Social media is a unique digital marketing tactic. In paid search, for instance, campaigns are set up & optimized within a platform that SEMs aren’t typically using on a daily basis for personal reasons. Even if a search manager is using AdWords for a non-work campaign, the likelihood of them confusing one for a client’s account is pretty low.
That’s why I was none-to-surprised when I read this post on Search Engine Journal featuring 35 examples of social media fails. You see, in numerous cases, brands were embarrassed on Twitter or Facebook because of one simple mistake: a community or brand manager accidentally posting something meant for their personal account.
Likely, these examples of “erroneous posts” land the offender fired. Try explaining that one on your next interview.
Having your company or advertiser’s Twitter account on your iPhone can be a good thing– especially if you plan on posting from live events. Otherwise, there’s really no need for it. My recommendation: if you need it one day, for say a show or conference, add it to your phone that morning, and remove it the minute you’re done. Also, watch your alcohol consumption while having that account on your phone– probably should go without saying, but as many brand managers tend to be in their 20’s, it might not seem so obvious to all.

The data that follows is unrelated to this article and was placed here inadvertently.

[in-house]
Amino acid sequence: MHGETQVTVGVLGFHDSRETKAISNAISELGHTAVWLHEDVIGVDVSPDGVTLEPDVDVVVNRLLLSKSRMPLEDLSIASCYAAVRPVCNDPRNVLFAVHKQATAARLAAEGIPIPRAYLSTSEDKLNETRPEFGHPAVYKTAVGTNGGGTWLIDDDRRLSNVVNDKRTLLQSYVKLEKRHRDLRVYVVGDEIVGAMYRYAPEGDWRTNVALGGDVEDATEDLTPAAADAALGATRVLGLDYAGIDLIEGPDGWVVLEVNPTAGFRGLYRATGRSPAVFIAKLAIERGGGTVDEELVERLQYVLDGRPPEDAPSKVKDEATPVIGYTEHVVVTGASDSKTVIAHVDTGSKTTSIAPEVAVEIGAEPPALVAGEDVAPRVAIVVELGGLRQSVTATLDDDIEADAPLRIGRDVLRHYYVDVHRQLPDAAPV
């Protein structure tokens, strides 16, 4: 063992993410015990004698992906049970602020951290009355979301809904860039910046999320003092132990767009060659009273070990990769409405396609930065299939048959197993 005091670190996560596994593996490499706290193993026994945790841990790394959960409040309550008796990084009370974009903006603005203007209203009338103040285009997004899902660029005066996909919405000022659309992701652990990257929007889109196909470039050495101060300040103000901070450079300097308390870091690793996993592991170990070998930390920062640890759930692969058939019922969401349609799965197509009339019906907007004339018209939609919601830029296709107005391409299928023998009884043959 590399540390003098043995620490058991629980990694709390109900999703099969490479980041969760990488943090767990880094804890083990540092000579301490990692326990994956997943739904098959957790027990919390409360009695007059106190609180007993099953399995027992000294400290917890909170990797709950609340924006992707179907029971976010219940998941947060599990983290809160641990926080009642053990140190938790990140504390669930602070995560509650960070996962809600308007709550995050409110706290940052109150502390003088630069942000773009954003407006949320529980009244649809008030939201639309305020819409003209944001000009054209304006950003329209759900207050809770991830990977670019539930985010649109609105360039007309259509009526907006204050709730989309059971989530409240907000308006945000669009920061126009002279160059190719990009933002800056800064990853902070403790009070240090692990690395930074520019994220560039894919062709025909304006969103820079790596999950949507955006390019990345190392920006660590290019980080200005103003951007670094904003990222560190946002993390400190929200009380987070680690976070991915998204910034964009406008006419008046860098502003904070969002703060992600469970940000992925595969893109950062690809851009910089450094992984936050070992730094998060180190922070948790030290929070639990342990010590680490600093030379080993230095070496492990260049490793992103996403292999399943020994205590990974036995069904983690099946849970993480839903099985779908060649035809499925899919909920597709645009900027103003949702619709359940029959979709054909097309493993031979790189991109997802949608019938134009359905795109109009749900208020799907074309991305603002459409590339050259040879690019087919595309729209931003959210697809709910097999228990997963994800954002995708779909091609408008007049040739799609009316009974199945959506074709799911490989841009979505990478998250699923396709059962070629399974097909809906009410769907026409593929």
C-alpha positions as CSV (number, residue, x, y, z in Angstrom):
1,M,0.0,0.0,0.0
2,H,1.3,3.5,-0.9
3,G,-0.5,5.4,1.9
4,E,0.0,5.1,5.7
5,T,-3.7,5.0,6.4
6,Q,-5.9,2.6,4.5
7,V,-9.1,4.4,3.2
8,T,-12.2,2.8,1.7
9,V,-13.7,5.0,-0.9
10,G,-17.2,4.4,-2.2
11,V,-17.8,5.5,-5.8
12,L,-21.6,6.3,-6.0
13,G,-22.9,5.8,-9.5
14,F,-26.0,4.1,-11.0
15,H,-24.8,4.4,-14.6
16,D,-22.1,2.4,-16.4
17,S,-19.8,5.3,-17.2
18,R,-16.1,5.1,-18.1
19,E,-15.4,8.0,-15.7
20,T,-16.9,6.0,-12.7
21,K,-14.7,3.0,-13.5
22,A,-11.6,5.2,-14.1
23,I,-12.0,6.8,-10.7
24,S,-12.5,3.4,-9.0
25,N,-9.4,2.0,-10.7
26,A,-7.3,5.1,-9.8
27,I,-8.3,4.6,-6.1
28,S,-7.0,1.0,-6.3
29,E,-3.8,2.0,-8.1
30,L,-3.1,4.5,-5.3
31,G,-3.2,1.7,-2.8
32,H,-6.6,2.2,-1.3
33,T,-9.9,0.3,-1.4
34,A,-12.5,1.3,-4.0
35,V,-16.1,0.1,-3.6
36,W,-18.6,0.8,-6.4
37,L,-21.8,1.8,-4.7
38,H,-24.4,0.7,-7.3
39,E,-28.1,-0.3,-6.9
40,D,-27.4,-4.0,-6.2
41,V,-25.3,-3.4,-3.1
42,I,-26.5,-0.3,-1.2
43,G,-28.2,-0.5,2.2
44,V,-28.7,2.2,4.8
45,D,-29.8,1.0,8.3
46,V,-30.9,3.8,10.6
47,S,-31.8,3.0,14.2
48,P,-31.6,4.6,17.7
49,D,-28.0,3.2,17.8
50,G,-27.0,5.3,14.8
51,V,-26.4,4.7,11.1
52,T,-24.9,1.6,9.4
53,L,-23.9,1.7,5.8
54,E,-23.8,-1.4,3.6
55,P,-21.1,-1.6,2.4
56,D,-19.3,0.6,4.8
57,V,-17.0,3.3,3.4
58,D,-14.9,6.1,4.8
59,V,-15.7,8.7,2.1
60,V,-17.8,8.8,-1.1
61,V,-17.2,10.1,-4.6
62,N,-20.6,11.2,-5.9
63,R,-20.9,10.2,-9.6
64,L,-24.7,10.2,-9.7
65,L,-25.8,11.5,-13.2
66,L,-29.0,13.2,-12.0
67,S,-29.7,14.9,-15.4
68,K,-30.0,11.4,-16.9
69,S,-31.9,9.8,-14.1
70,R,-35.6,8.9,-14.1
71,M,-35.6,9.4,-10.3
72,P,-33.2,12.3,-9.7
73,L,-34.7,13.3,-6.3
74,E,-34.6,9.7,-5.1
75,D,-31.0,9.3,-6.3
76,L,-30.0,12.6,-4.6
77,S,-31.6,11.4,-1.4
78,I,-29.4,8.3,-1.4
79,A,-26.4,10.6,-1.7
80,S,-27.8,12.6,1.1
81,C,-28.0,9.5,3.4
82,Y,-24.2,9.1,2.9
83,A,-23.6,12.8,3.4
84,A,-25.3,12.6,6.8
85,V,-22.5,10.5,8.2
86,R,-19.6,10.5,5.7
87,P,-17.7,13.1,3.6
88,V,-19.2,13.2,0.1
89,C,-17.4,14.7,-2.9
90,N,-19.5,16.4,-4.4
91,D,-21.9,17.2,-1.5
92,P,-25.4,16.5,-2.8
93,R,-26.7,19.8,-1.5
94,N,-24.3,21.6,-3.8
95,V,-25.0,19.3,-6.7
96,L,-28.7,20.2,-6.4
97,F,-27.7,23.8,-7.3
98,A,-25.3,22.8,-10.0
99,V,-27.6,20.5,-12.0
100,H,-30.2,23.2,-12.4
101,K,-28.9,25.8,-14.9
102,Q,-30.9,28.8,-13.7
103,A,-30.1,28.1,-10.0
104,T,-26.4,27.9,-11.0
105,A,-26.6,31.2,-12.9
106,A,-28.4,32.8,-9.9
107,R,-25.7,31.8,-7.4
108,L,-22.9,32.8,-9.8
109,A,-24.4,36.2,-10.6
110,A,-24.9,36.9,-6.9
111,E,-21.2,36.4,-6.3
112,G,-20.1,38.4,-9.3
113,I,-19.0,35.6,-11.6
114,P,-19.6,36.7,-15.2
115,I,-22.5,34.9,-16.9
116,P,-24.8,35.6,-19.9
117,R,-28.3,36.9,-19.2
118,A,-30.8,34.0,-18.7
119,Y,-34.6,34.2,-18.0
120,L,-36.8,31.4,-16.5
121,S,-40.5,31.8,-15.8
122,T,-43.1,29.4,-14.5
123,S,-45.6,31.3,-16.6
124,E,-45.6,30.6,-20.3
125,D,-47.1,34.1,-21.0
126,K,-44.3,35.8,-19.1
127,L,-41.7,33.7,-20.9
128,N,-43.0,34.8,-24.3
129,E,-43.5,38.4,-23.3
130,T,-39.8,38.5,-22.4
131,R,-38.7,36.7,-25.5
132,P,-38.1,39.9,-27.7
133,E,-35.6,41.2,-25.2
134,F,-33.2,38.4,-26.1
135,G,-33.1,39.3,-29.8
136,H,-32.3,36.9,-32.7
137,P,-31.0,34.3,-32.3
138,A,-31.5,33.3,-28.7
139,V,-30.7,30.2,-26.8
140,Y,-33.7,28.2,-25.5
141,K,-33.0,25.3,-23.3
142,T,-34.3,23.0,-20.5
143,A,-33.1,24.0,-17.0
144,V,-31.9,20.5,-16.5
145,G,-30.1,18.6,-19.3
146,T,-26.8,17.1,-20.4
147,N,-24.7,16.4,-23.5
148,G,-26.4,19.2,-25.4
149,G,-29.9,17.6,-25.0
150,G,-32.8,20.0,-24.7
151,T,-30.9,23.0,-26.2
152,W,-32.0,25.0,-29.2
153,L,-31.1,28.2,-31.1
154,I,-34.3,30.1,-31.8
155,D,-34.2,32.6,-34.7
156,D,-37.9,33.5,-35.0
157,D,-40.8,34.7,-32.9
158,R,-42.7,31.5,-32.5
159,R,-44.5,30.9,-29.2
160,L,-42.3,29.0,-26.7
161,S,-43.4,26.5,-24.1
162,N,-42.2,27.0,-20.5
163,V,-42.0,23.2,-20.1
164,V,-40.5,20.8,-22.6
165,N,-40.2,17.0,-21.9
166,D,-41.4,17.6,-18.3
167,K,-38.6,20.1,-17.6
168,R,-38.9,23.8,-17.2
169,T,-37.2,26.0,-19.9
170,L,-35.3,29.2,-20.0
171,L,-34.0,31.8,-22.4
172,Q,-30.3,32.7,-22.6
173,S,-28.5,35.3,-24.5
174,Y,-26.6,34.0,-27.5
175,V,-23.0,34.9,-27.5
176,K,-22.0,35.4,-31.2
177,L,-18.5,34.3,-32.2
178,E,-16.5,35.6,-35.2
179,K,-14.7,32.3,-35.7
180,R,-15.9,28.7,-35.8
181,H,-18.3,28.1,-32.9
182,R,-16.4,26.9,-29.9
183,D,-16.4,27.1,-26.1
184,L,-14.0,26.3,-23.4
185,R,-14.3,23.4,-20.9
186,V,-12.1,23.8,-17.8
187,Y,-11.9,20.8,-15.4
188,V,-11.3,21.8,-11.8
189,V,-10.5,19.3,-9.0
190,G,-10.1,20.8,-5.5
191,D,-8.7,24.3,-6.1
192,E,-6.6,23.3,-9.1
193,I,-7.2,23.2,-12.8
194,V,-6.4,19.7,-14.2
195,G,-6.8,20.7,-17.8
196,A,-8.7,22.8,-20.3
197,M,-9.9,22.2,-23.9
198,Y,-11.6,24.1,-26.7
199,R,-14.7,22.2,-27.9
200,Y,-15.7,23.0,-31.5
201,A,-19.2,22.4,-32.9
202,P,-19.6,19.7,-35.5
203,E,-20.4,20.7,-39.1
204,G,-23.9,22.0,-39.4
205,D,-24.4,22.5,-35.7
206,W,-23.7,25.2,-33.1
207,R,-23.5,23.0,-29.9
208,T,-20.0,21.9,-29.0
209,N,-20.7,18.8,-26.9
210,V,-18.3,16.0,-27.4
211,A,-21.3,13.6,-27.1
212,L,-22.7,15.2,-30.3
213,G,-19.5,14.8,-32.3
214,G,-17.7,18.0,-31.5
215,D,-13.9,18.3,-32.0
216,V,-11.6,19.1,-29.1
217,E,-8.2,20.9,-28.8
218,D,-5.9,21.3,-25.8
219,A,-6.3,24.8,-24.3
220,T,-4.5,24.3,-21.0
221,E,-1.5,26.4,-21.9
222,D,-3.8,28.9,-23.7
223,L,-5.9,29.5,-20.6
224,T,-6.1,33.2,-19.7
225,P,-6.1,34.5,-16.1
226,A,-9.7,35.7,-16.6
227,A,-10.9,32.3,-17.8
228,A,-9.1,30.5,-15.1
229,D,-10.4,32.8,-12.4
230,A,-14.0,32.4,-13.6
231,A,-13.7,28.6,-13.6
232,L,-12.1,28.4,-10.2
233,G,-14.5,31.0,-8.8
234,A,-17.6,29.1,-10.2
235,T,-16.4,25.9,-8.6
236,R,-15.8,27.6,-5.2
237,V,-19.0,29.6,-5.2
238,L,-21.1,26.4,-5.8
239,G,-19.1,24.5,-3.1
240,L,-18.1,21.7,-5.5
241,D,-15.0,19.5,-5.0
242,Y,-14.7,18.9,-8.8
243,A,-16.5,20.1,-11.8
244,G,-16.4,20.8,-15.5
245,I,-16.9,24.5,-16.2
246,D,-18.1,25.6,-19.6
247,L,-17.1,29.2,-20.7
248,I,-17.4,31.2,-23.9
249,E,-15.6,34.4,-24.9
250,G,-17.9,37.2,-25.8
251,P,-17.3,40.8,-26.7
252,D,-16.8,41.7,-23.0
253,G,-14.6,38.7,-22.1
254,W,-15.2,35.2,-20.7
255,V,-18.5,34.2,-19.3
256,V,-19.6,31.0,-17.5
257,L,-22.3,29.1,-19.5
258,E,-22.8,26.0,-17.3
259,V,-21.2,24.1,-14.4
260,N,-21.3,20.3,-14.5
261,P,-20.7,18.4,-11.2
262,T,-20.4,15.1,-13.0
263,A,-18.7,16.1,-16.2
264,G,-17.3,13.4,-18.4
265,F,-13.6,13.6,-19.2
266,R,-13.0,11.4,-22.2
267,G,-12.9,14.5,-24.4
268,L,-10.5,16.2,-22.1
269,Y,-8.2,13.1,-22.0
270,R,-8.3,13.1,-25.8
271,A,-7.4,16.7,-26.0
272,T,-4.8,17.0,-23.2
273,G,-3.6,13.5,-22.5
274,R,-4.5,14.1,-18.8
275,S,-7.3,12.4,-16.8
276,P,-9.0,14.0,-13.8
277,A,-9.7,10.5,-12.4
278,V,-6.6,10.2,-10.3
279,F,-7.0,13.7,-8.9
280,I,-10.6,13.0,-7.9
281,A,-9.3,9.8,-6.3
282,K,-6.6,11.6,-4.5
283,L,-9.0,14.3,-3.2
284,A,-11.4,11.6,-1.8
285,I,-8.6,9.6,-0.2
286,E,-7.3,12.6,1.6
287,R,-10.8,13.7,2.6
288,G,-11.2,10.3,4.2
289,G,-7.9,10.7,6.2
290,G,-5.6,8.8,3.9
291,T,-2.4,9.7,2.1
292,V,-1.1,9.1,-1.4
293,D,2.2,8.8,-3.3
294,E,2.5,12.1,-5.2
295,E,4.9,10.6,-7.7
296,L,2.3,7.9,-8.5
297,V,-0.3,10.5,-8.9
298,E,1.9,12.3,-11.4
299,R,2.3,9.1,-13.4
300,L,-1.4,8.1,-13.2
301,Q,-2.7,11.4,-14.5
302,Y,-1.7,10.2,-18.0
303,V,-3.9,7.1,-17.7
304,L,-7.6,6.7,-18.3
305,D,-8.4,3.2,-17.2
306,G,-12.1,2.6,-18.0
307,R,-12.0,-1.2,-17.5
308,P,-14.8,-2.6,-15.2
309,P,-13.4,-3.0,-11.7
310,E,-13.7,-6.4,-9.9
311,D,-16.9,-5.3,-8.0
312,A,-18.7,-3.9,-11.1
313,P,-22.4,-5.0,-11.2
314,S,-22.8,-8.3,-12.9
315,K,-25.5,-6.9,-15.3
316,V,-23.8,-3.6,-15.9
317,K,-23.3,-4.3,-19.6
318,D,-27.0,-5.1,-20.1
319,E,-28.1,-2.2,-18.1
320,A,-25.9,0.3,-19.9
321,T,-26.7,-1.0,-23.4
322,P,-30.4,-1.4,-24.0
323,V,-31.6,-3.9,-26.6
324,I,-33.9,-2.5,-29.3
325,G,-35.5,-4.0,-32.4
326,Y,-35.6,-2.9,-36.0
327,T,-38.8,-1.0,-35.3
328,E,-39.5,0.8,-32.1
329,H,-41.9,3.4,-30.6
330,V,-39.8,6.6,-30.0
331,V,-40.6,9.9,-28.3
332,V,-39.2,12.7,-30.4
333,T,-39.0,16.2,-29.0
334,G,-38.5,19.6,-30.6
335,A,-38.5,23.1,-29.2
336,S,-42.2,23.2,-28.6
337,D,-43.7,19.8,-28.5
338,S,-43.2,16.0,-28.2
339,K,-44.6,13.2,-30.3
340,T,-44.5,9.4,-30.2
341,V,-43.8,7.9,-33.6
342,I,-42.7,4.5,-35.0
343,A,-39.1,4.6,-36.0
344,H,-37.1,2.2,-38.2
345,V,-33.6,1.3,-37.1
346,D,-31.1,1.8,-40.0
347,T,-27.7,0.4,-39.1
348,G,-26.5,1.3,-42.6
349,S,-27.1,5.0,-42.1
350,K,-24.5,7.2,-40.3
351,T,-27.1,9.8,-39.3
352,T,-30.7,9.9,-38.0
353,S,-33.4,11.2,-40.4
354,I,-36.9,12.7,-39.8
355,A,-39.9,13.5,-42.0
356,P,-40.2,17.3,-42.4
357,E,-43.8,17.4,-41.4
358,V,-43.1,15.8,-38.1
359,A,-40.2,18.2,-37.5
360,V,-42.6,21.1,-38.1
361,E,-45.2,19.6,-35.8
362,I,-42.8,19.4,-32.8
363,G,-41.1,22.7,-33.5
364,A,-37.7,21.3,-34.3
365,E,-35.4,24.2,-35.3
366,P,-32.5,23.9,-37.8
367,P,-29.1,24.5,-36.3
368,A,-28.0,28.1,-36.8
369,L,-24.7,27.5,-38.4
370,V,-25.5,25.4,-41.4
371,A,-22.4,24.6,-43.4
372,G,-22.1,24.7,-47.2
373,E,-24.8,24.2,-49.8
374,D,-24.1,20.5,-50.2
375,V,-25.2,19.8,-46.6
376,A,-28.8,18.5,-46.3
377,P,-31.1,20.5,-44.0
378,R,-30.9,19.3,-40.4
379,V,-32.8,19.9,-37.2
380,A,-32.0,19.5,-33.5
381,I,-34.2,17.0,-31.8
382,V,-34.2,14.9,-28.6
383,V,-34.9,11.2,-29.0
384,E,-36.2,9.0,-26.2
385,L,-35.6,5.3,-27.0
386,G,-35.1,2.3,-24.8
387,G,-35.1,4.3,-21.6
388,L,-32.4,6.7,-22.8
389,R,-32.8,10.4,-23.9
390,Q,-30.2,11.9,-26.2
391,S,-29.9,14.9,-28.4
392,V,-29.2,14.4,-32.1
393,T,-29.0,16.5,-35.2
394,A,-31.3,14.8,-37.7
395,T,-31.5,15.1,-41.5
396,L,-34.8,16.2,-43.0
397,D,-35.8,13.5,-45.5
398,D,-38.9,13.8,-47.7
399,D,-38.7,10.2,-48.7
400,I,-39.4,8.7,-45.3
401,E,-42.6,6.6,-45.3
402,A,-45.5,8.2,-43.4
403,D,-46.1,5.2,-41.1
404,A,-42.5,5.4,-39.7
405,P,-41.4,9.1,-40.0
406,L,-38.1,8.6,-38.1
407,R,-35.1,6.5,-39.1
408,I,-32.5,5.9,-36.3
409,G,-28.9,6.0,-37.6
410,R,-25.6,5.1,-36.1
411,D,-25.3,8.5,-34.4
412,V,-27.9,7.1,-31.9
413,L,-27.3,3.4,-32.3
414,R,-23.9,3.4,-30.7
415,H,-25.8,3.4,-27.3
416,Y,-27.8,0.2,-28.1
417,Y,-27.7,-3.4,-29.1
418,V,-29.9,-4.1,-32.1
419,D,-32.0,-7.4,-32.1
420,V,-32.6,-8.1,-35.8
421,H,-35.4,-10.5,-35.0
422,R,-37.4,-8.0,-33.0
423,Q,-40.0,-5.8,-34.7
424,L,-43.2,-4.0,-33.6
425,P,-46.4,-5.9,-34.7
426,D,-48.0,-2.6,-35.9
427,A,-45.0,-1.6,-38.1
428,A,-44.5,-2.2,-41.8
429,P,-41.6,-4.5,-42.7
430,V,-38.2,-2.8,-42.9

Otherwise, you could find yourself as red-faced as Chrysler was, over this tweet that wasn’t quite deleted soon enough:
Some of the other major social media fails on SEJ’s list consisted of poorly-timed hastag hijacking. I cannot believe that this is not common sense, but trying to tie your brand into a natural disaster or societal upheaval probably isn’t in anyone’s best interest.
What are some other, lessor-known social media fails that made you shake your head?
Postscript: Though I penned this post last weekend, some unfortunate soul at US Airways decided to post a very NSFW photo on their Twitter feed yesterday, once again reaffirming: be careful out there, brand managers.